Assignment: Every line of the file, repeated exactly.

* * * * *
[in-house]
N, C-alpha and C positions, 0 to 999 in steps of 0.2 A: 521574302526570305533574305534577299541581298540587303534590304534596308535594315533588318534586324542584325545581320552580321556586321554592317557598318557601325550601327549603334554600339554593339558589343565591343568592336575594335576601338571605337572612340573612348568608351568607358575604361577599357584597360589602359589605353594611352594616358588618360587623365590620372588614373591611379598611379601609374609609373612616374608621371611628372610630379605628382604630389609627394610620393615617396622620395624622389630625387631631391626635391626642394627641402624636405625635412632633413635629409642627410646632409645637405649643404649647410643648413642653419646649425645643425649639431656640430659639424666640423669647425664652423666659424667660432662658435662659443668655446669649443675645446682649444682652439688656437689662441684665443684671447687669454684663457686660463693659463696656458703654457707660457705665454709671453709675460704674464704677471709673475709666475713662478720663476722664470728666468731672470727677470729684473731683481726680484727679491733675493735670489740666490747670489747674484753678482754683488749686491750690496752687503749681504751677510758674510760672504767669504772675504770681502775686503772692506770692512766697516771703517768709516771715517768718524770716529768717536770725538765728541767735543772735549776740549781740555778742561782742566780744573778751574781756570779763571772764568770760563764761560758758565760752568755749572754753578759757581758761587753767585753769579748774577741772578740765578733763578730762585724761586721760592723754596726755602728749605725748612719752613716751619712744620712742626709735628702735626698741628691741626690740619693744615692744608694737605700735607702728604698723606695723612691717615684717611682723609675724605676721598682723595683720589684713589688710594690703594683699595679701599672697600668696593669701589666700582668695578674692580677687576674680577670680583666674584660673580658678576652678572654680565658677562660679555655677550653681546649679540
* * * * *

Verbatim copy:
[in-house]
N, C-alpha and C positions, 0 to 999 in steps of 0.2 A: 521574302526570305533574305534577299541581298540587303534590304534596308535594315533588318534586324542584325545581320552580321556586321554592317557598318557601325550601327549603334554600339554593339558589343565591343568592336575594335576601338571605337572612340573612348568608351568607358575604361577599357584597360589602359589605353594611352594616358588618360587623365590620372588614373591611379598611379601609374609609373612616374608621371611628372610630379605628382604630389609627394610620393615617396622620395624622389630625387631631391626635391626642394627641402624636405625635412632633413635629409642627410646632409645637405649643404649647410643648413642653419646649425645643425649639431656640430659639424666640423669647425664652423666659424667660432662658435662659443668655446669649443675645446682649444682652439688656437689662441684665443684671447687669454684663457686660463693659463696656458703654457707660457705665454709671453709675460704674464704677471709673475709666475713662478720663476722664470728666468731672470727677470729684473731683481726680484727679491733675493735670489740666490747670489747674484753678482754683488749686491750690496752687503749681504751677510758674510760672504767669504772675504770681502775686503772692506770692512766697516771703517768709516771715517768718524770716529768717536770725538765728541767735543772735549776740549781740555778742561782742566780744573778751574781756570779763571772764568770760563764761560758758565760752568755749572754753578759757581758761587753767585753769579748774577741772578740765578733763578730762585724761586721760592723754596726755602728749605725748612719752613716751619712744620712742626709735628702735626698741628691741626690740619693744615692744608694737605700735607702728604698723606695723612691717615684717611682723609675724605676721598682723595683720589684713589688710594690703594683699595679701599672697600668696593669701589666700582668695578674692580677687576674680577670680583666674584660673580658678576652678572654680565658677562660679555655677550653681546649679540